Either way the world is not going to end if we still have ICE on the roads.
That’s exactly the point, the government puts its thumb on the scale to force these vehicles on us. I am a true believer that is the government wasn’t meddling with “tax credits”, regulations and just plain harassment of the automakers, there would be much fewer electric cars on the road. Most people do not want an electric. The ones that do, don’t need the car for anything other than local commutes.
I seriously considered buying a Tesla when gas prices were sky high. What turned me off on the whole battery electric vehicle was when shopping for an electric f150, I saw that the truck can power your house for a few days during an outage.
Well does t that mean that a full battery charge is equivalent to running my house for a few days?
How does that affect my electric bill?
The range was around 300 miles or so empty with no trailer. I can do 300 miles in my raptor pulling my trailer loaded with one of my classic cars for less than $100 with these gov inflated gas prices.
The more I am required to deal with the government, the more I see what a mess they make of things.
I say let the market decide. First adopters will always pay the higher price to get in early while the technology develops, and eventually costs and economies of scale bring it in reach of the masses. There is no need to subsidize EV technology – it is never good for the free markets when the government starts picking the winners and losers.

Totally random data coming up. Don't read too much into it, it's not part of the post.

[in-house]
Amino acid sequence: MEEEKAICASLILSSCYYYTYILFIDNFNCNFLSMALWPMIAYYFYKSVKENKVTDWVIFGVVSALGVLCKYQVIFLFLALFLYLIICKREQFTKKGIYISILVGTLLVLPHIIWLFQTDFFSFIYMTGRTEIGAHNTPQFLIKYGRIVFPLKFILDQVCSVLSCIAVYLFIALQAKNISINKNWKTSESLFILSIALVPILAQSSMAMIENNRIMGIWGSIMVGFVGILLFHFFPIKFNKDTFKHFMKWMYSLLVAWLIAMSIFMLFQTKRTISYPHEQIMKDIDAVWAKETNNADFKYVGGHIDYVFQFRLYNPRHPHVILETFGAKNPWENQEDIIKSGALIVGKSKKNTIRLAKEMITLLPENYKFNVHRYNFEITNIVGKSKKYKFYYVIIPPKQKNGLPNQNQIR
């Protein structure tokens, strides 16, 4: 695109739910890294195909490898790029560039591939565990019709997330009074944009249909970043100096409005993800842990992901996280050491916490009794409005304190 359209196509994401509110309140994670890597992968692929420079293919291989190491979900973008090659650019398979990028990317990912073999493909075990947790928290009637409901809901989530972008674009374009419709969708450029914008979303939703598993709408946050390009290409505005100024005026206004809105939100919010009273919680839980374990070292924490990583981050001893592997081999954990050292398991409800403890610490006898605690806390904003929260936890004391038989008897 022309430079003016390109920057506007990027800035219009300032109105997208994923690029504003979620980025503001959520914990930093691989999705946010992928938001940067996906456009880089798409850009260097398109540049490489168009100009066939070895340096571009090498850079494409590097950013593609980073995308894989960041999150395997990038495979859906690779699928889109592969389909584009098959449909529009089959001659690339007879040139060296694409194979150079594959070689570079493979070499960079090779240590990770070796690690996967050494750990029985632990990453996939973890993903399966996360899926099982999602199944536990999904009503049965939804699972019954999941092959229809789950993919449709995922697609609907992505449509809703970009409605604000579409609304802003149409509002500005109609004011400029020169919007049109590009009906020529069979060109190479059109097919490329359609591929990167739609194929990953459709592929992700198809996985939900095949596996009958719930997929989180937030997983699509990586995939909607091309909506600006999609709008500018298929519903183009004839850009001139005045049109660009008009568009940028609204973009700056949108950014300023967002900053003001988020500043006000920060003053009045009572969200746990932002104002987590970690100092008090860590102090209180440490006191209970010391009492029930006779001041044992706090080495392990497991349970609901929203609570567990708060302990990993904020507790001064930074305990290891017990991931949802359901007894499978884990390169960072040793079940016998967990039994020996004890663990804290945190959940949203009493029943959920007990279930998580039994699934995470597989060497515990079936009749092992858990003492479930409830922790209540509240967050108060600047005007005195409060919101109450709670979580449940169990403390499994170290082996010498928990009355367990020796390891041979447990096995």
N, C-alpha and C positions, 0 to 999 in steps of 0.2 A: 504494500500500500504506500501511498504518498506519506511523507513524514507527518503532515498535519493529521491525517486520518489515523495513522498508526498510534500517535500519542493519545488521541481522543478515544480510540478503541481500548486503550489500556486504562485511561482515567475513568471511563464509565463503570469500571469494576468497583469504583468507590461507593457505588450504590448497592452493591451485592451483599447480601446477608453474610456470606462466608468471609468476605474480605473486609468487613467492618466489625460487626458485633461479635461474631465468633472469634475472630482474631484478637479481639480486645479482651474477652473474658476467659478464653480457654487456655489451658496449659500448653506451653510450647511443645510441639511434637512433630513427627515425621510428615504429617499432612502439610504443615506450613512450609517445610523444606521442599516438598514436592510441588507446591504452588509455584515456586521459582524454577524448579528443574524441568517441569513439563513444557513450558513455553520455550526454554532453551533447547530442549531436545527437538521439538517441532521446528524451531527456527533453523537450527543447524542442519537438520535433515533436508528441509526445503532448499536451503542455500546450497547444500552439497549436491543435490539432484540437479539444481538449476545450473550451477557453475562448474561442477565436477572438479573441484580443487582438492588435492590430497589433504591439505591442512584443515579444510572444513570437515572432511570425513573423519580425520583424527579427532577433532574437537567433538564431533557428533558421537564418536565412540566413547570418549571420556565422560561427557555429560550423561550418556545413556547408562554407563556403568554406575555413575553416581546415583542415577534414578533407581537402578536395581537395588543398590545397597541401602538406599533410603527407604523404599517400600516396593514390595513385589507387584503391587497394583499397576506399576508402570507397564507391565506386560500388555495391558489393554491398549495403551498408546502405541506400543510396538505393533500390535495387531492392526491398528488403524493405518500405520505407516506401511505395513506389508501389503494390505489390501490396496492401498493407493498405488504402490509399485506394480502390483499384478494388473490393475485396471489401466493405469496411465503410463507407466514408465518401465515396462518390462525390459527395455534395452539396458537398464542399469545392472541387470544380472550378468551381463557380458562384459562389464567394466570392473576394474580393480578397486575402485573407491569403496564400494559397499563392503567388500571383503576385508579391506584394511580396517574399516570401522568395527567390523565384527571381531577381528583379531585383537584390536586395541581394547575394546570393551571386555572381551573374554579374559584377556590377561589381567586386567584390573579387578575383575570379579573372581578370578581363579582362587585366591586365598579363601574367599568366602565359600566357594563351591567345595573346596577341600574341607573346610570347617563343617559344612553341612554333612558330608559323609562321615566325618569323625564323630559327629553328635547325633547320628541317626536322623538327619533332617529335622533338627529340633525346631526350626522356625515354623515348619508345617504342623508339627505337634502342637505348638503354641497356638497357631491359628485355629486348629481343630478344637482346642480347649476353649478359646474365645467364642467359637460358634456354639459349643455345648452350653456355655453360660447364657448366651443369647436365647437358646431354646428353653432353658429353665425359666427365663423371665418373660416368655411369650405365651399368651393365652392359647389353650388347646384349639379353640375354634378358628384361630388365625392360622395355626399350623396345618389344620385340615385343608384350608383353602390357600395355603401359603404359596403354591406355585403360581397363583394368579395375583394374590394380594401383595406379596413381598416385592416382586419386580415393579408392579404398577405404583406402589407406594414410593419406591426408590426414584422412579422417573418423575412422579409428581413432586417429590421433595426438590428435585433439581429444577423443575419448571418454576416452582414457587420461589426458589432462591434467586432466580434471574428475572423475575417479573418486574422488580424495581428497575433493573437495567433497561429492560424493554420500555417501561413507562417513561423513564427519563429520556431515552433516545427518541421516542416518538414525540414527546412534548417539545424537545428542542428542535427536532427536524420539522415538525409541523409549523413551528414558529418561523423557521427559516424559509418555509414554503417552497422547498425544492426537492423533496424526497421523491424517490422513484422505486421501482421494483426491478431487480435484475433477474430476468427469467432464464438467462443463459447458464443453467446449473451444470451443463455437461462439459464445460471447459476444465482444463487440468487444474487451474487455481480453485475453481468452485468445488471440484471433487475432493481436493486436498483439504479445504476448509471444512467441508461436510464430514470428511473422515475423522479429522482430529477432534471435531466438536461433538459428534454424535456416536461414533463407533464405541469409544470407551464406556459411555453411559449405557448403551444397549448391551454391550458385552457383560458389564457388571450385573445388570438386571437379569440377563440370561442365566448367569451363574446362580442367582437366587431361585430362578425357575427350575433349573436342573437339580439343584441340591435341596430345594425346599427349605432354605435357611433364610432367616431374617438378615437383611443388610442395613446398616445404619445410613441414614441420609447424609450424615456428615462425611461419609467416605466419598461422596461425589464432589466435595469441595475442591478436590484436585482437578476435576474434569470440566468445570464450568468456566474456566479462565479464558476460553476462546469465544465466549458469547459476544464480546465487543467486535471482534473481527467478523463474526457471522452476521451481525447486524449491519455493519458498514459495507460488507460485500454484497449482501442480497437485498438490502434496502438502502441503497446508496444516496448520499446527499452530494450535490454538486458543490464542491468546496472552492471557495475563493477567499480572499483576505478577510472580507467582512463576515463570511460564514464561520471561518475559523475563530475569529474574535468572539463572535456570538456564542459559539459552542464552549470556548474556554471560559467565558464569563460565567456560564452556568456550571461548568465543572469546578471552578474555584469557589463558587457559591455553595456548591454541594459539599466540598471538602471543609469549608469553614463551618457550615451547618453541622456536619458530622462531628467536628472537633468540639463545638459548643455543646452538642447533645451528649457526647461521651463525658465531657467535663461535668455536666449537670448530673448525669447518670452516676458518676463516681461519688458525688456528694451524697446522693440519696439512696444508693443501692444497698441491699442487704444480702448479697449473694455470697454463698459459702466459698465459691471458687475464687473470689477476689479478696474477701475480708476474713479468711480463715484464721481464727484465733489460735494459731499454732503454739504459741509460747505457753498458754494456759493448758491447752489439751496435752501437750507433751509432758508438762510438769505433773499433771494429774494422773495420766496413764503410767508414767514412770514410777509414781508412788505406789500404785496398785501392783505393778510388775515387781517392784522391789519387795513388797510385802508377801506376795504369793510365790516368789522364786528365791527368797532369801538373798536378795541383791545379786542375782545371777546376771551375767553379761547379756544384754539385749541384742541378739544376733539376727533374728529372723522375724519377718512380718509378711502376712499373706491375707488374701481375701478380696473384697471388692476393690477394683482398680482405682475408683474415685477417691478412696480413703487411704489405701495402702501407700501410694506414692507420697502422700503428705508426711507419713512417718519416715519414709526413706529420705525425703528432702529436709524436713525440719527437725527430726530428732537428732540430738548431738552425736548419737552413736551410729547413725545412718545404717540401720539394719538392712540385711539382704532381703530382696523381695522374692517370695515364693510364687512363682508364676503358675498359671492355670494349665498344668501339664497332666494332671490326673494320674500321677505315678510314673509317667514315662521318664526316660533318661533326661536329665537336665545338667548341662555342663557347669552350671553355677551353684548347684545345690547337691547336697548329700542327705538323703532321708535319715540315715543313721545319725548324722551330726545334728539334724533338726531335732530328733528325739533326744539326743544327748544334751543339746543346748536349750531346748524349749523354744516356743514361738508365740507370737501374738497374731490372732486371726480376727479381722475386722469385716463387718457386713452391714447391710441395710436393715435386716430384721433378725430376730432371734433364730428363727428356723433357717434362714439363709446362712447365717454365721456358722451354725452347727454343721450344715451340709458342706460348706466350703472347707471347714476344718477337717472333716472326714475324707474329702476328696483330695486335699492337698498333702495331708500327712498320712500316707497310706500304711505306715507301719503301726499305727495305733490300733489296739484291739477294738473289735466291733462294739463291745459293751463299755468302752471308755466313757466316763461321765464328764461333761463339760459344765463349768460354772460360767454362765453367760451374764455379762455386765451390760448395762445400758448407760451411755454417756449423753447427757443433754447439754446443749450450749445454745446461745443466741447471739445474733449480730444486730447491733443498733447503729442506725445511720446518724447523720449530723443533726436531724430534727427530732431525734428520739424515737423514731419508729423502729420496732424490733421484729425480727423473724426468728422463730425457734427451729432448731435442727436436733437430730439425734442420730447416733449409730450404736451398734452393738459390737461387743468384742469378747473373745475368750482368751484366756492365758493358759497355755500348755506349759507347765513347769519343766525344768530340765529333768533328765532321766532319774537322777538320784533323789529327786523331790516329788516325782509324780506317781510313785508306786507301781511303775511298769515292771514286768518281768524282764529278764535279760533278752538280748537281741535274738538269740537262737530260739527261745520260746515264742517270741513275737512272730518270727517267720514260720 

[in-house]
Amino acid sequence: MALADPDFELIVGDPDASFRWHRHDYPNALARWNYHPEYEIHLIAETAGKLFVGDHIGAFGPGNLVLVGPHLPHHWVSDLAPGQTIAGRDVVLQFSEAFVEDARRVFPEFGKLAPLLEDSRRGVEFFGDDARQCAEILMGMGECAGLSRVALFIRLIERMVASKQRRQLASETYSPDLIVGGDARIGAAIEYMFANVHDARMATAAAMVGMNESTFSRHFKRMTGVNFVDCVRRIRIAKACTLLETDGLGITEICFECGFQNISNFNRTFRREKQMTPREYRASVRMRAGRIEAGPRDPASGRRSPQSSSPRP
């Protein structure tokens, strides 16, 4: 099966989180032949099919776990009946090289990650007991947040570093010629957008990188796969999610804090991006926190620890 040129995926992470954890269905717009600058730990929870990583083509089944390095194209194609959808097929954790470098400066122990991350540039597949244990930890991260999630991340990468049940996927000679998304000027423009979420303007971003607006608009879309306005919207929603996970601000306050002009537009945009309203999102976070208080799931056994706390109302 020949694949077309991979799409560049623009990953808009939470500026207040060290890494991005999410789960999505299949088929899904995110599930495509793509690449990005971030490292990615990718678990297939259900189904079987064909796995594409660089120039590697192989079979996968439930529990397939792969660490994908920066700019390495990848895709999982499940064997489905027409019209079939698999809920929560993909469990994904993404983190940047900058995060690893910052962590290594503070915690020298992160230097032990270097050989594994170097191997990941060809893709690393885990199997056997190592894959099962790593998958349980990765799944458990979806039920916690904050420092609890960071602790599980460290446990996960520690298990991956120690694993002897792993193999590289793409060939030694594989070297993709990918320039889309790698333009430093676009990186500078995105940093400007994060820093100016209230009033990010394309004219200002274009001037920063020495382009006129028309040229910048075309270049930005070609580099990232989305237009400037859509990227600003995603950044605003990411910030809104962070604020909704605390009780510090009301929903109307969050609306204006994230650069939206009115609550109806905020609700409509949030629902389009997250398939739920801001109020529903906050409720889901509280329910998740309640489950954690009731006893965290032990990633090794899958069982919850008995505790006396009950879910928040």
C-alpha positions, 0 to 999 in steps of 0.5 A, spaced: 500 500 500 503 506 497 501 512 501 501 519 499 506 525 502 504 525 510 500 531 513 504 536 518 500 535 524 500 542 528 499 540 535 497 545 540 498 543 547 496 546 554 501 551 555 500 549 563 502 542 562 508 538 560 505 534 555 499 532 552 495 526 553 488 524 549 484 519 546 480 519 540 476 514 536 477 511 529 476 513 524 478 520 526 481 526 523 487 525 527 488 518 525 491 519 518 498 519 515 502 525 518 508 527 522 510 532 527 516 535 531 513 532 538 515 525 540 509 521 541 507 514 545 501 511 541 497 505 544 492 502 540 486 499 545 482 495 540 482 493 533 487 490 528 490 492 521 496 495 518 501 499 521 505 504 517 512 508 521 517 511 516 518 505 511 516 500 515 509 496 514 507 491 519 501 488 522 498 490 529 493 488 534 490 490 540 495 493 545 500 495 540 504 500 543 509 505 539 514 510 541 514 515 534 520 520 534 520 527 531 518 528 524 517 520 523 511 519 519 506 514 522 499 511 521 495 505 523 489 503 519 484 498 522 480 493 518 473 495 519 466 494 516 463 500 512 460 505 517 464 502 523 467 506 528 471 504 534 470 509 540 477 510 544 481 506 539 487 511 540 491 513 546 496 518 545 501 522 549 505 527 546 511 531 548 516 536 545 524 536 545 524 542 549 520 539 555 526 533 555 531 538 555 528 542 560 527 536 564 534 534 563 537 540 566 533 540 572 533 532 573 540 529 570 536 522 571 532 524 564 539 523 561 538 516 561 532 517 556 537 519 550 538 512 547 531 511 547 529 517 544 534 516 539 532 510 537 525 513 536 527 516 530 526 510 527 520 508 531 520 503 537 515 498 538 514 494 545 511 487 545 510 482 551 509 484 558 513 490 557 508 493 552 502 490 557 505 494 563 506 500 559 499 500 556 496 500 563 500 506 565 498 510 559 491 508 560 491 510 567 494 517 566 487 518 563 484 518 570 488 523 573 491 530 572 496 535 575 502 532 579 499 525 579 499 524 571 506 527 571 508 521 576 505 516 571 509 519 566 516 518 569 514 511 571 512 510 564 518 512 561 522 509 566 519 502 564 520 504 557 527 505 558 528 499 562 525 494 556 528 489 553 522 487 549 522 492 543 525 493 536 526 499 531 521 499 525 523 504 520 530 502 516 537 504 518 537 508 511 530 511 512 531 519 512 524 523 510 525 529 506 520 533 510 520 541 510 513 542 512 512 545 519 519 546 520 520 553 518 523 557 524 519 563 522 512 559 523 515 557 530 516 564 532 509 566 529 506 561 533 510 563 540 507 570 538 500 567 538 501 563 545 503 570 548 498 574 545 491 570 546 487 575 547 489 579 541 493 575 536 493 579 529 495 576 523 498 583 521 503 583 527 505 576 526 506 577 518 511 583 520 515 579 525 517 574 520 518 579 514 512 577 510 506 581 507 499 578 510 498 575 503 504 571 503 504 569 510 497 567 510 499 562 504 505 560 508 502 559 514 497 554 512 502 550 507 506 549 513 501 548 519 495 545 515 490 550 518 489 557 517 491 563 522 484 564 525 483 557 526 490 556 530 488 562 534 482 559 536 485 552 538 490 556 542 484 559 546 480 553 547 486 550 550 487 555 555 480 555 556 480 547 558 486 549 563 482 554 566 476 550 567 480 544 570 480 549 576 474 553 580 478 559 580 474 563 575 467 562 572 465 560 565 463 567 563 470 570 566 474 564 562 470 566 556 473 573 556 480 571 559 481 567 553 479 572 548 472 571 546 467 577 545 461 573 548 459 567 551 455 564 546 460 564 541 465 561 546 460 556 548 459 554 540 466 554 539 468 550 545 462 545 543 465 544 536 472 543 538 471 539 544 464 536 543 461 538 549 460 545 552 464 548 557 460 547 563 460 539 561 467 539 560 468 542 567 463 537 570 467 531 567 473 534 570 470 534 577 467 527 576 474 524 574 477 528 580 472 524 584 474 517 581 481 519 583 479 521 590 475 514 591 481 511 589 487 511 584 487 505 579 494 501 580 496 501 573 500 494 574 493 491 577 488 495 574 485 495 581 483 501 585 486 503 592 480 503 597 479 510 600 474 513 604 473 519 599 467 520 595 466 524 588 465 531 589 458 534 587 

So the feds are pushing people into electric vehicles, meanwhile the states are adding on surcharges for EV and Hybrid vehicles, adding up to $225 per year to registration fees to make up for the loss in gas tax revenue.
More taxpayer subsidies for the American car companies. Good luck finding any of the qualified vehicles anywhere near the necessary price point, except the Bolt. This does little to get American’s to adopt EV’s sooner. Politics at it’s best.
The government is not in the business of letting people having the freedom to choose. You will choose what we let you. Funny enough they are subsidizing rich people’s purchases more than anyone else because most EV’s are pricey for most.
The govt. will start getting more and more negative info regarding shorter than expected battery life, lower range numbers than anticipated, pollution from battery production and disposal… and they’ll brush it under the rug because it doesn’t jive with the agenda.
We should not be subsidizing any private sector product. Especially when they are not means-tested. The people purchasing a Tesla can already afford it. They do not need any help. Nor should they receive any.
Could really care less. How much fossil fuel is burned to make one battery for one EV? Look it up. What are we do with all these EV batteries when they are no longer viable – how exactly are they “ recycled” just some simple questions about the environment.
This is something that I can agree with Elon Musk on: Make it a true level playing field for all by getting rid of all subsidies for EVs and those the fossil fuel industry has benefited from for years.